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Evidence
Elon University School of Law
Rich, Michael L.

 
Evidence Outline
Professor Rich
Fall 2015 – Elon University
 
Table of Contents
 
Unit One:  RELEVANCE
                                            I.            Introduction to Relevance
                                          II.            Relevance (Generally)
a.       Probativeness and Materiality
b.       Conditional Relevance
c.       Probativeness v. Risk of Unfair Prejudice
                                       III.            Specialized Relevance Rules
a.       Subsequent Remedial Measures
b.       Settlement Offers
c.       Liability Insurance
d.       Pleas in Criminal Cases
                                        IV.            Character Evidence (Yellow)
a.       The Character-Propensity Box
b.       Routes around the Propensity Box
c.       Huddleston Standard
d.       Propensity Evidence in Sexual Assault Cases
e.       Proof of the Defendant’s and Victim’s Character
f.        Evidence of Habit
                                          V.            Impeachment and Character for Truthfulness (Yellow)
a.       Modes of Impeachment
b.       Impeachment by Opinion, Reputation, and Cross-Examination about Past Lies
c.       Impeachment with Past Convictions
d.       Rehabilitation
e.       Use of Extrinsic Evidence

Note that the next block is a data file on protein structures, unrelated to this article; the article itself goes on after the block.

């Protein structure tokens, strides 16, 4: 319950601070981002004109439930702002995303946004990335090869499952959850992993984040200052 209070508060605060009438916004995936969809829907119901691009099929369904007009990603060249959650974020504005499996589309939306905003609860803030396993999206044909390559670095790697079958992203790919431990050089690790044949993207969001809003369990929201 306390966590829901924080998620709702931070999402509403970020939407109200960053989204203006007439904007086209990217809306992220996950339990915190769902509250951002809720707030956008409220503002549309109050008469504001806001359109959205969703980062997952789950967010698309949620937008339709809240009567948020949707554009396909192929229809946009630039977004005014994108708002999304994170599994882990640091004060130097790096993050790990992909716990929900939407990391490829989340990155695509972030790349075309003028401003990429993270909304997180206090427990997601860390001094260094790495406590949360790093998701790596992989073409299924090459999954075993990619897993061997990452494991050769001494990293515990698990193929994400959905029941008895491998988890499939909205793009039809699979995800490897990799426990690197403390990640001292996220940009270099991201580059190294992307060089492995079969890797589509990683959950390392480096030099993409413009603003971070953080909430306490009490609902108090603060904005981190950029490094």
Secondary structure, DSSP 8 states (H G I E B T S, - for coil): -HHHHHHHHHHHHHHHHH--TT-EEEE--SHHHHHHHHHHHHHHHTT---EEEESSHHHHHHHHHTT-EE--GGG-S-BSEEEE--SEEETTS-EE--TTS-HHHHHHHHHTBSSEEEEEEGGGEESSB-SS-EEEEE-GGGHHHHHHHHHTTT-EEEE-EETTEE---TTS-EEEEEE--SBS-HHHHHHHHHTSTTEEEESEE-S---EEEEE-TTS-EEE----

VI.            Rape Shield Law (Yellow)
a.       Historical Backdrop
b.       The Shield Law
c.       The Law in Force
 
Unit Two:  RELIABILITY
                                            I.            Competency of Witness
                                          II.            The Rule Against Hearsay
a.       Defining Hearsay
b.       Statements of Parties-Opponent
c.       Past Statements of Witnesses
d.       Hearsay Exceptions under Rule 804:  “Declarant Unavailable”
e.       Hearsay Exceptions under Rule 803:  “Availability of Declarant Inmaterial”
f.        Residual Exception
                                       III.            The Confrontation Clause
                                        IV.            Lay Opinions and Expert Testimony
a.       Lay Opinions
b.       Expert Testimony
                                          V.            Authentication, Identification, and the “Best Evidence Rule”
a.       Authentication and Identification
b.       The “Best Evidence Rule”
 
Unit Three:  PRIVILEGES
                                            I.            General Principles
                                          II.            The Lawyer-Client Privilege
UNIT ONE:  R E L E V A N C E
 
       I.            Introduction to Relevance
    II.            Relevance (Generally)
a.      Probativeness and Materiality
                                                               i.      Rule 401:  Test for Relevant Evidence
1.      Evidence is relevant if:
a.       It has any tendency to make a fact more or less probable than it would be without the evidence; and
b.      The fact is of consequence in determining the action.
                                                             ii.      Rule 402:  General Admissibility of Relevant Evidence